No doubt about it. The Detroit Pistons bring out the worst in the Lakers.
Another visit to the Palace turned into another one-sided Lakers loss, punctuated by a belligerent Brian Cook in a 93-78 Pistons’ victory Thursday.
With the game slipping quickly out of the Lakers’ reach, Cook and Coach Phil Jackson argued after Cook dropped his warmups in Jackson’s lap upon being inserted into the game during a Detroit free throw with 1:25 left in the third quarter.
Cook had barely reached his spot at the end of the free-throw line when he was yanked in favor of Andrew Bynum.
Cook went to the bench, his jaw clenched, and yelled at Jackson between the third and fourth quarters. Then he got into a heated conversation with assistant coach Brian Shaw, who had gone to the end of the bench to calm him down. While talking to Shaw, Cook took off his warmup top and threw it to the ground, apparently demonstrating what he had done when he entered the game. The Lakers trailed, 73-55, when Cook was put into the game and then pulled.
It was still an issue three minutes into the fourth quarter, the normally stoic Cook voicing his frustration during another timeout to trainer Gary Vitti and injured forward Luke Walton, his closest friend on the team.
Cook, who has seen his minutes drop since Lamar Odom’s return from injury, claimed it was an accident. Jackson wasn’t so sure. Cook apologized to Jackson after the game and won’t be suspended for tonight’s game in Toronto, a team official said.
“I gave him an exhortation, a ‘hurry up’ type of thing, and he dropped his warmup in my lap, and I just said, ‘Take him right back out of the game,’ ” Jackson said. “We talked about it after the game. He apologized. That’s not in character for Brian to do that, but he’s frustrated. He hasn’t been playing in the regular rotation. There’s some things about that that’s not unnatural.”
Cook has averaged 2.1 points and eight minutes in eight games since Odom’s return from a sprained knee. He did not play Monday against Atlanta and played only three minutes last Saturday against Washington.
“We settled it,” said Cook, who signed a three-year, $10.5-million contract extension during the exhibition season. “I told him I didn’t mean to do it and he said that he wants to do what’s best for me, and that’s use me at the times he wants to use me. I’ve dealt with it all year, I’ve dealt with it for three years. It’s nothing new to me and I look forward to dealing with it for three more years.”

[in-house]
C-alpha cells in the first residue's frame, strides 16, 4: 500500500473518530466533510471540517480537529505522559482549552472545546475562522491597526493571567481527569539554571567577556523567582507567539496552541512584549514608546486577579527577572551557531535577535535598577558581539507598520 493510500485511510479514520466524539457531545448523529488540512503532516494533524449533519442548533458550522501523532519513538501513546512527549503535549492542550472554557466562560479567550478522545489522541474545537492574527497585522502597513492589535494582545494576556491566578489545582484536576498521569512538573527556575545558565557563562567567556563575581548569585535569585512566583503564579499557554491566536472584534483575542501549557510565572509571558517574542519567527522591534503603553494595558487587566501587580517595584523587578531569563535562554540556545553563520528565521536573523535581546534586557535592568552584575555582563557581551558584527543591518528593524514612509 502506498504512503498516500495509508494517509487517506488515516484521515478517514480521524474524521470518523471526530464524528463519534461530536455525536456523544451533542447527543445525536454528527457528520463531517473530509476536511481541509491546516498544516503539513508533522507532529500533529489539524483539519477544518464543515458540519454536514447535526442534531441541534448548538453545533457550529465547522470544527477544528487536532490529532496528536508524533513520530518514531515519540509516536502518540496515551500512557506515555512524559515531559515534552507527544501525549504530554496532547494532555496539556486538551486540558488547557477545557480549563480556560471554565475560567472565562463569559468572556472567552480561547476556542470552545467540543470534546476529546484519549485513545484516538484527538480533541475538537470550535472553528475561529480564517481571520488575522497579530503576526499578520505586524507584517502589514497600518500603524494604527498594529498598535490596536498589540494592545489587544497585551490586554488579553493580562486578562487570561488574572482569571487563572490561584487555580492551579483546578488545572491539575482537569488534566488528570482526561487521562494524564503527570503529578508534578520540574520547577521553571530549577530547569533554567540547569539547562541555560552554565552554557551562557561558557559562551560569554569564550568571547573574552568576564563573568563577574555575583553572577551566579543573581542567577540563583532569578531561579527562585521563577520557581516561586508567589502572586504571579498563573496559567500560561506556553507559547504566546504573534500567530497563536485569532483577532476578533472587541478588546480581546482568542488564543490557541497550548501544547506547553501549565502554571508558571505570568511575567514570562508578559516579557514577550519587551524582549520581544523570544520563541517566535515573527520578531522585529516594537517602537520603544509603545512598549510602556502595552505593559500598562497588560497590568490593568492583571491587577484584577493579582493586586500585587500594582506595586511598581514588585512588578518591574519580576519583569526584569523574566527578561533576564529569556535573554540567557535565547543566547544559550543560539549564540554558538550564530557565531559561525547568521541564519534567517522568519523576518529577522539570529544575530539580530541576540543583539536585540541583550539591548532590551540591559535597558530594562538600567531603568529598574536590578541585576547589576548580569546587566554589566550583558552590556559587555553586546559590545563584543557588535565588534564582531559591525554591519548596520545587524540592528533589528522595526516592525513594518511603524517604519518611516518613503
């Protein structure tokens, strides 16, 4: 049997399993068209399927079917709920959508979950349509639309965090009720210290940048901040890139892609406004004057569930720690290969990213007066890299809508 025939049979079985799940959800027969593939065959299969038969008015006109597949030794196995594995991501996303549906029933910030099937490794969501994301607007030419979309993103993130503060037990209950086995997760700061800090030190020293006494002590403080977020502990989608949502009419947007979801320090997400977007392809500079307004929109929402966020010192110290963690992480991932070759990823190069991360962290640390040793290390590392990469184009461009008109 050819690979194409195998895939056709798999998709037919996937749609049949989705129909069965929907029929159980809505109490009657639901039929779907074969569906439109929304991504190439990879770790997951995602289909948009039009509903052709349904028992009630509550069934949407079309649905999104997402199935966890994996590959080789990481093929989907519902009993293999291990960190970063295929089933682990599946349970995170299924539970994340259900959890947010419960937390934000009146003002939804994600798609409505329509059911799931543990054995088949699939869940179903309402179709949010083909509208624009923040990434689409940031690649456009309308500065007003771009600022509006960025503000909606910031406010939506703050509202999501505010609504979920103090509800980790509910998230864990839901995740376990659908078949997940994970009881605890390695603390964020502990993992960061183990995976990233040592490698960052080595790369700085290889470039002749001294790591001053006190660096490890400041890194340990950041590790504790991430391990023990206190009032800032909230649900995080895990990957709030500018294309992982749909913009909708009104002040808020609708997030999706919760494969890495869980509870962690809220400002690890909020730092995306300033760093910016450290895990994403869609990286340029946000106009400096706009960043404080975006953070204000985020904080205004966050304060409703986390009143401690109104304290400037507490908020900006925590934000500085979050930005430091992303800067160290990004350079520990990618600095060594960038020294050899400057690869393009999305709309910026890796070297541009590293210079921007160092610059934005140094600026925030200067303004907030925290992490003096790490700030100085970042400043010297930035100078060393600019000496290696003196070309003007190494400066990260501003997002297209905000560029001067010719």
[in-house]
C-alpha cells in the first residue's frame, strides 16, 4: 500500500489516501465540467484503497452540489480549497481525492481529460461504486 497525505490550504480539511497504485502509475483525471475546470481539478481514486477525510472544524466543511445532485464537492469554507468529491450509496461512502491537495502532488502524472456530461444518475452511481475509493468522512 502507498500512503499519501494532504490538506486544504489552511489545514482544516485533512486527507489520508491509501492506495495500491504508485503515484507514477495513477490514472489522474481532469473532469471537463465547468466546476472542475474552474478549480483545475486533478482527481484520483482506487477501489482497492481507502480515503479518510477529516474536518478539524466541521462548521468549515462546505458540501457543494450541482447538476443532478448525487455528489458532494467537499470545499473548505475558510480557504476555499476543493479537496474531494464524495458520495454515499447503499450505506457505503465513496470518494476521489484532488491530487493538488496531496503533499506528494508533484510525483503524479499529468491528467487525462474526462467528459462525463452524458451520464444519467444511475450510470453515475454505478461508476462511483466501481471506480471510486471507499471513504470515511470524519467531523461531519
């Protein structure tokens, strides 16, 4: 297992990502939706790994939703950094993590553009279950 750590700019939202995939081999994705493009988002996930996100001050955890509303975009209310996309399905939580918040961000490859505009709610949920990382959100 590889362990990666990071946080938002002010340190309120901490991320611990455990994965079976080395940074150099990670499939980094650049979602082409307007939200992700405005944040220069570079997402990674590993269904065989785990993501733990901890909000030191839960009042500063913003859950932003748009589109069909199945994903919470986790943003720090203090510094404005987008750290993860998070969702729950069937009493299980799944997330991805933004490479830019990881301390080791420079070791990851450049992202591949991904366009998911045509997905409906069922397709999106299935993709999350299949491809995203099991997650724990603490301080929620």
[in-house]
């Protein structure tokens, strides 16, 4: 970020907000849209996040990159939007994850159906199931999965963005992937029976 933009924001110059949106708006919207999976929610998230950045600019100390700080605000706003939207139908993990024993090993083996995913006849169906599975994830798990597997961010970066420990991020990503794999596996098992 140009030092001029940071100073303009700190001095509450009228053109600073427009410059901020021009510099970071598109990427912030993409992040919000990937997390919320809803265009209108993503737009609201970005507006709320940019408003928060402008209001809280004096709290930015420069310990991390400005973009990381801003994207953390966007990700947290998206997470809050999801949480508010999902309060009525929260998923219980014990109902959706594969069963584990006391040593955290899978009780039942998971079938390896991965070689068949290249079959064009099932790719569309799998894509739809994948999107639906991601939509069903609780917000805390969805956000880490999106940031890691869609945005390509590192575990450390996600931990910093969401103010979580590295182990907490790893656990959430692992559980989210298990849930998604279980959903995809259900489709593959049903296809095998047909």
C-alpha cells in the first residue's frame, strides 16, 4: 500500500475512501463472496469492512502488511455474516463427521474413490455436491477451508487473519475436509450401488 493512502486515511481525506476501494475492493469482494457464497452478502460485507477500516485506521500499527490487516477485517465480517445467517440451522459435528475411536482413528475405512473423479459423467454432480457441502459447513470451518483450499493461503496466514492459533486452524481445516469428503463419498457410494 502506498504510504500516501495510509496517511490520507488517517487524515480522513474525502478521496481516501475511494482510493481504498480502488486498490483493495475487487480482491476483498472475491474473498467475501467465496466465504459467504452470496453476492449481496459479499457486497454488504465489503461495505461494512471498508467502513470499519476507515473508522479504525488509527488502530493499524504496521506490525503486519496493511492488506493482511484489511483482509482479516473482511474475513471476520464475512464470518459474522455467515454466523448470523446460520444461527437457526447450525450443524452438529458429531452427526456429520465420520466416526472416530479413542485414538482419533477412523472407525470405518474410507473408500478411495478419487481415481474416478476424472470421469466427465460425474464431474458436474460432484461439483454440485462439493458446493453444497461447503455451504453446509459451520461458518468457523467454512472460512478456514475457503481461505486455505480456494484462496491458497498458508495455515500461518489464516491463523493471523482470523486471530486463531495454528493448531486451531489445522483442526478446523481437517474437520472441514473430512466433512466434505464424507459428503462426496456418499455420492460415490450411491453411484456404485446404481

Said Jackson: “Players have to understand the discipline and trust the coach that he’s doing the best for the team and the players.”
Shaw, who developed a reputation as a peacemaker toward the end of his playing career, shrugged his shoulders before he boarded the team bus.
“Things happen,” said Shaw, in his third season as a Lakers assistant. “I just tried to nullify the situation.”
It was the second in-game incident on the Lakers’ bench in a week. Odom yelled at Bynum and threw a towel at Sasha Vujacic during the Lakers’ loss to Indiana last week.
The Lakers fell to 0-8 at Detroit since winning here in January 2002, including an 0-3 skid in the 2004 NBA Finals. The average margin in all those losses is 15 points.
They also fell to 3-3 on their current trip, with games tonight against the Raptors and Sunday in Cleveland before they head home. Jackson had hoped the Lakers would go 6-2 on the trip, but that’s obviously over.
The game itself was turbulent from the start for the Lakers, who trailed, 28-17, after the first quarter, cut the deficit to four midway through the second quarter, but trailed by double figures almost the entire second half.
Kobe Bryant had 18 points, eight turnovers and, by his count, five scratches on his arms from Pistons defenders.
“They have a reputation for their defense,” Bryant said. “They got away with getting some of our guys across the arms.”